Generational divides have always existed. Older generations often bemoan the shifting cultural attitudes of their children and grandchildren as younger generations develop new identities and shirk traditional values. These gaps exist in family relationships, across political landscapes, and in the workplace. Here is a brief overview of how millennials have nudged work culture in a new direction, its implications for the future and how companies can turn shifting attitudes among their younger employees into an asset.
The Desire to Connect
Most people have noticed the shift in office and workplace environments. Because millennials value creativity, as they have moved into higher management positions, they have reimagined what the office looks like. Cubicles have been replaced with more relaxed, interconnected spaces, often with informal décor and a hang-out vibe. Collaborative workspaces improve learning opportunities and allow employees to interact in ways they traditionally would not have been able to in the workplace.
The Desire to Make a Difference
Traditional values dictate some sense of unquestioned loyalty to a company – hence the classic idea of the “company” man. Older workers are more likely to view the health of the company’s bottom line and continued growth as priorities and take pride in their roles. While employers, especially older managers, may appreciate these attitudes, the reality of millennials’ work attitudes is that their primary interest is in finding meaning and fulfilment in their work. Several reasons exist for the increased emphasis that millennials place on making a difference. First, the internet has greatly expanded awareness of global social and economic problems. Second, millennials realise that their long-term prospects at a comfortable middle-class life are much dimmer compared to previous generations. In light of this, it is easy to understand why a millennial might look for meaning elsewhere.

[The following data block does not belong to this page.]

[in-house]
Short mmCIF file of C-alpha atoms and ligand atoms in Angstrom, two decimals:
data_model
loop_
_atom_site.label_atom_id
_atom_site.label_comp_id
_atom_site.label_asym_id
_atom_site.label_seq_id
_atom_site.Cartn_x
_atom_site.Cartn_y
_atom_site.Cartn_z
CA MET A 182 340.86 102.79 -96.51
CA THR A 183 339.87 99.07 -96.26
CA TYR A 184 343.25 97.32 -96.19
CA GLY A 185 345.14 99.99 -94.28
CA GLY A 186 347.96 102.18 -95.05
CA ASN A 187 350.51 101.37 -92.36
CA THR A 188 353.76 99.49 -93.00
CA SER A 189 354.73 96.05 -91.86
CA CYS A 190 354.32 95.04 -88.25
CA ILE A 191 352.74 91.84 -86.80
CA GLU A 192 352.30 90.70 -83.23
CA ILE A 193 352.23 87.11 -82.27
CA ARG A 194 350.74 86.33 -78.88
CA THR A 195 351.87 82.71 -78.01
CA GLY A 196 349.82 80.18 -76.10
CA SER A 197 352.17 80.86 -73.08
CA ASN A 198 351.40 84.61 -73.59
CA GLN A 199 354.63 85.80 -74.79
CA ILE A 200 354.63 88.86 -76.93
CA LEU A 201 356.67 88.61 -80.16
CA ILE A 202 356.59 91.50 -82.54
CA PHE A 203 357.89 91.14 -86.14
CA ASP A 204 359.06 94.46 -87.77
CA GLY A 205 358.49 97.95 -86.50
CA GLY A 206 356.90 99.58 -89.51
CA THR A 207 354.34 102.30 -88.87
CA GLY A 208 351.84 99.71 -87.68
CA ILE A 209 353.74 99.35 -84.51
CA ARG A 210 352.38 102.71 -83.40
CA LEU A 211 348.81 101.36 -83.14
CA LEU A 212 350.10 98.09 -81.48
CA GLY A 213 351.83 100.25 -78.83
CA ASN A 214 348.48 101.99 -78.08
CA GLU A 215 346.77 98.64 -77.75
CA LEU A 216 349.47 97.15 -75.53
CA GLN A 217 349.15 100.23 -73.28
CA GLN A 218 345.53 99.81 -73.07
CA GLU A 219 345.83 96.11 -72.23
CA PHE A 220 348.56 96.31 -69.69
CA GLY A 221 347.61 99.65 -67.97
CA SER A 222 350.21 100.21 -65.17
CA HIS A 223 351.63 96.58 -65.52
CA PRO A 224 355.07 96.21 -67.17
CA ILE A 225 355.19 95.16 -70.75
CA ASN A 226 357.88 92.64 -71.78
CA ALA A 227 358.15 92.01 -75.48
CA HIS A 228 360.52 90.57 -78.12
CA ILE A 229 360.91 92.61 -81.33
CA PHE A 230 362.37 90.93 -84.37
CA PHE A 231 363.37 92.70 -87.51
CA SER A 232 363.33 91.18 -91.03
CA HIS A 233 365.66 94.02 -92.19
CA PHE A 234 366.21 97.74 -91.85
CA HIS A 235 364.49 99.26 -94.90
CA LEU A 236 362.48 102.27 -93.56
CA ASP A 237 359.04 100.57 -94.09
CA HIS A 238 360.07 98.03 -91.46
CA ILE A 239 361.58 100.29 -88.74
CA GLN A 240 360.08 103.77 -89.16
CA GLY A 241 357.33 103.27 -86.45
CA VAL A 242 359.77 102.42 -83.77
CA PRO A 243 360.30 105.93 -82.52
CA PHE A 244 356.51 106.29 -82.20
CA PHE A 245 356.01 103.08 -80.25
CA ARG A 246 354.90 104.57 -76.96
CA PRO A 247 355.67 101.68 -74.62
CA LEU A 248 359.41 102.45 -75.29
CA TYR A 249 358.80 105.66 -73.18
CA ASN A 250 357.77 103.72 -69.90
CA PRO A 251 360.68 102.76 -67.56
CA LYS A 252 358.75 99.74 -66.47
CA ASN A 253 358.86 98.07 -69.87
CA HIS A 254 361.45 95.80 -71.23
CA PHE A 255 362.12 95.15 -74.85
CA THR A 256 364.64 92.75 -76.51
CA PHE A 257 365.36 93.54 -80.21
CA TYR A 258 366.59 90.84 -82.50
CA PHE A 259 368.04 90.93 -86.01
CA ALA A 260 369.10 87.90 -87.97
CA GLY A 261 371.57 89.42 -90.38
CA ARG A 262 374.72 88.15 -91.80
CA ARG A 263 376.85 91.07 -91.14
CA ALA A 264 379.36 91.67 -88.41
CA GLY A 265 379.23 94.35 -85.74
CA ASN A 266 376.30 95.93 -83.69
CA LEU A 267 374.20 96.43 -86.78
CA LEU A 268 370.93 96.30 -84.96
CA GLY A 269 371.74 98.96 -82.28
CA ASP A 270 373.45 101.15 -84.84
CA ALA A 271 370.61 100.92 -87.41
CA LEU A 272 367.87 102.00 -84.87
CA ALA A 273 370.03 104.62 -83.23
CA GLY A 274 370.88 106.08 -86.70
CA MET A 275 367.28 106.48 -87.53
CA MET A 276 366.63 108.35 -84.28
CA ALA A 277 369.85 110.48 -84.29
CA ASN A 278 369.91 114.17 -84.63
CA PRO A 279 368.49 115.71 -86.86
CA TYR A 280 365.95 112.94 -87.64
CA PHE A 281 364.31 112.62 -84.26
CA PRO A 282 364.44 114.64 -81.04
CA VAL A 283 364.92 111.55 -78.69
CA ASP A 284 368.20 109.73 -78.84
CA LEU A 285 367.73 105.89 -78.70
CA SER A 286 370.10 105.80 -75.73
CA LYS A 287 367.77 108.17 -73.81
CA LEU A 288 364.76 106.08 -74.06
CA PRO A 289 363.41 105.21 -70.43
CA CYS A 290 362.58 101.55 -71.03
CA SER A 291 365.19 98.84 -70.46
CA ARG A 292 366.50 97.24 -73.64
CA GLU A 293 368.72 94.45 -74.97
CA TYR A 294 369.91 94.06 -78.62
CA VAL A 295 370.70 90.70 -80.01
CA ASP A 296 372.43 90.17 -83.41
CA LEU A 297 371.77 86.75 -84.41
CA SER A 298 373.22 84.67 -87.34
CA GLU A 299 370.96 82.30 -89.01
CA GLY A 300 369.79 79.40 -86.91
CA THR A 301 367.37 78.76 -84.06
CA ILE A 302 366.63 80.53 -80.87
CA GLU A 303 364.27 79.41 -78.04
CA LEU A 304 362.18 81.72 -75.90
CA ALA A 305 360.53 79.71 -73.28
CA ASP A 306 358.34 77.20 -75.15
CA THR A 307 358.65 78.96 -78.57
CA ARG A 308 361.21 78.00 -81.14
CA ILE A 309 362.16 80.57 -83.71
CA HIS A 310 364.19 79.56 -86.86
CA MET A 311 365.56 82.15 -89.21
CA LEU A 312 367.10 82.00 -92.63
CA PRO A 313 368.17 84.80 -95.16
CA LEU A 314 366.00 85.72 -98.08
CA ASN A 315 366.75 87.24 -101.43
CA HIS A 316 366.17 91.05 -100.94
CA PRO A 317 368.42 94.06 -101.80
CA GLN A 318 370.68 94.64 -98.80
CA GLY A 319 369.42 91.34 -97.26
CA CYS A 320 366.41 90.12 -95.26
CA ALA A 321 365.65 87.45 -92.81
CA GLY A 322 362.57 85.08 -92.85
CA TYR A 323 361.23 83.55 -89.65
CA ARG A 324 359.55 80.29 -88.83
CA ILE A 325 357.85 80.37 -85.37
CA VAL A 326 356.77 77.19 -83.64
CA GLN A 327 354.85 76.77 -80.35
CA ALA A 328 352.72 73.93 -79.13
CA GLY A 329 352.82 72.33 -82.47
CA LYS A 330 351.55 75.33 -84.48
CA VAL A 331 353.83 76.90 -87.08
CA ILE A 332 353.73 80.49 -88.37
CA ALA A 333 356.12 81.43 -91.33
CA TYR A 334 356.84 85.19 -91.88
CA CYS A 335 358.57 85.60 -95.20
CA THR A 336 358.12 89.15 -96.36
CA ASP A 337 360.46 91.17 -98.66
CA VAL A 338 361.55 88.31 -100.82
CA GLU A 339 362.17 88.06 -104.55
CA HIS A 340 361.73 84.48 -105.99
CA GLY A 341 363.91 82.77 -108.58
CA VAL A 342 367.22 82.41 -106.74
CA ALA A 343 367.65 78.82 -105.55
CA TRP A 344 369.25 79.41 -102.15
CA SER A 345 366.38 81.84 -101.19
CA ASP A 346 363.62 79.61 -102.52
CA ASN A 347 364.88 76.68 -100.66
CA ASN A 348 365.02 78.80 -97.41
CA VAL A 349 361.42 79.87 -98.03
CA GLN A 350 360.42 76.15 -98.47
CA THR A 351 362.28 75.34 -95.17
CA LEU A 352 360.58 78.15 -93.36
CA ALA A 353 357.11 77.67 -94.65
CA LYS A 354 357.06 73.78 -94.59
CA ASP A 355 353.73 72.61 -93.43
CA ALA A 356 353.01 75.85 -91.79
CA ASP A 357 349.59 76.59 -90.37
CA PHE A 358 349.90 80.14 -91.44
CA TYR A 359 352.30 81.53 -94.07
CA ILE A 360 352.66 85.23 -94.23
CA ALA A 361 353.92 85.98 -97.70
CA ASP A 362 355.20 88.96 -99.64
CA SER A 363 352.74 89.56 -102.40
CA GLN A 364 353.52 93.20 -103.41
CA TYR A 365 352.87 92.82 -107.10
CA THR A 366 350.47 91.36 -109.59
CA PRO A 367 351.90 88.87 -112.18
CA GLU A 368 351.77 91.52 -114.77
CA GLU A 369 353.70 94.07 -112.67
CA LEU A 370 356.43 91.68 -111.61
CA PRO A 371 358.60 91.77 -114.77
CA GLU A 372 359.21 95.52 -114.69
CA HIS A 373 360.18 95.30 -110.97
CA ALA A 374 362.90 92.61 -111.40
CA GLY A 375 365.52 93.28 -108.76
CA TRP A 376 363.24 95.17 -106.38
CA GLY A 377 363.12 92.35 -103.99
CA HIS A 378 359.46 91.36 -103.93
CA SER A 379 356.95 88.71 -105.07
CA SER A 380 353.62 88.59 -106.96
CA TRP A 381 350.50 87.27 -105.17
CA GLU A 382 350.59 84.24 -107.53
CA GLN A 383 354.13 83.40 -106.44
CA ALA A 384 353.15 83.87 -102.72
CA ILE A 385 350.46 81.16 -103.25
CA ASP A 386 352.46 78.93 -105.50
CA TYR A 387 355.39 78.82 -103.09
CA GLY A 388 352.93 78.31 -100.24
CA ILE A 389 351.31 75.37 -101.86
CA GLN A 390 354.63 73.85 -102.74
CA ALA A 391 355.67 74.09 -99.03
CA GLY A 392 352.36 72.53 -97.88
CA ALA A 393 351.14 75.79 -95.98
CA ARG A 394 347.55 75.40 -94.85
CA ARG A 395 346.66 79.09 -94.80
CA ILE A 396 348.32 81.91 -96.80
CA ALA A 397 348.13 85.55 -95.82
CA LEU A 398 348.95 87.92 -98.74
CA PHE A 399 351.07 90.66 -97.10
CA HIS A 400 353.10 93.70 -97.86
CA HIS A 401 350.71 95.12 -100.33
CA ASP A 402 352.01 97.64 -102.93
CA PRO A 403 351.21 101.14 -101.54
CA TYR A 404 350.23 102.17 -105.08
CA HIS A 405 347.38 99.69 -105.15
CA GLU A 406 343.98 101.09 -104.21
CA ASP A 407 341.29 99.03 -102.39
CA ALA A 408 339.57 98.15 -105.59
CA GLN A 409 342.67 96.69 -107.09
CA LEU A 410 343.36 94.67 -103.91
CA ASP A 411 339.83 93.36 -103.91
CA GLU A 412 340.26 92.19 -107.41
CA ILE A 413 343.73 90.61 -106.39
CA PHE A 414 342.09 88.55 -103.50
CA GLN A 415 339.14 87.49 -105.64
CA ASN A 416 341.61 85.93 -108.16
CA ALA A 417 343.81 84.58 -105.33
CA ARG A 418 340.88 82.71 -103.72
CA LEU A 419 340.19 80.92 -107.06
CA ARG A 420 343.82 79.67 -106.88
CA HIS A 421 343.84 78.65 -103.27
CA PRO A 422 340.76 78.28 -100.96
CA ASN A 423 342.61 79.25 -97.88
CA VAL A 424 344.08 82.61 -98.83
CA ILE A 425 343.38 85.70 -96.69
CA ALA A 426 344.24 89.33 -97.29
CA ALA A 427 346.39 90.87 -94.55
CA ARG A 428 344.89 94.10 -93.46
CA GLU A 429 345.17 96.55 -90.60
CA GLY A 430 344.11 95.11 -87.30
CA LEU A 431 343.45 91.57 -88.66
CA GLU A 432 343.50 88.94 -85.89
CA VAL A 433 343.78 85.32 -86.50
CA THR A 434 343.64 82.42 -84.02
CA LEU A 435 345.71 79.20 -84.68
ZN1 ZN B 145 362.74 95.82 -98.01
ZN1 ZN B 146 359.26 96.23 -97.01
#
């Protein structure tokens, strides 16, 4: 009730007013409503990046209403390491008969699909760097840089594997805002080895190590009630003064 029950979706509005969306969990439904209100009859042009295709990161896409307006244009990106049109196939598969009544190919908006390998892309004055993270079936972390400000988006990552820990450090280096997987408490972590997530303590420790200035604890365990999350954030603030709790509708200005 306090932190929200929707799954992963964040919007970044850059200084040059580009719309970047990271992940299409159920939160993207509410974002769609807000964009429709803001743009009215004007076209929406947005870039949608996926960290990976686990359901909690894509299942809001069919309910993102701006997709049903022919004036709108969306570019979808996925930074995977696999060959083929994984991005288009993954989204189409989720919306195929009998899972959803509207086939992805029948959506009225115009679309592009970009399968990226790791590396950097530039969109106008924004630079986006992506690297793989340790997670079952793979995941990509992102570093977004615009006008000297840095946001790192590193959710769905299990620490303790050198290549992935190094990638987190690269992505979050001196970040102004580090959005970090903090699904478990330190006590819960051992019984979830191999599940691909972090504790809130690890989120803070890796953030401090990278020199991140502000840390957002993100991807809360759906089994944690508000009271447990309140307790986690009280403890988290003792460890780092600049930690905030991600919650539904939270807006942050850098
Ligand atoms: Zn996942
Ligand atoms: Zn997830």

Millennials and older generations, as a general rule, have drastically different work-life balance priorities. As many millennials witnessed their parents work to burnout while simultaneously seeing their economic prospects dim, their adoption of new sets of values is understandable. Millennials are simply not interested in 60-hour workweeks or regular late-night office hours, which may frustrate employers. Actually, though, studies have shown that attitudes in favour of more leisure time reduce stress, boost productivity, and increase effectiveness at work.
Millennials are changing company culture, and many of those changes can benefit workers of all ages. As the landscape of work continues to shift, companies that can adapt to these changing circumstances are in the best position to thrive.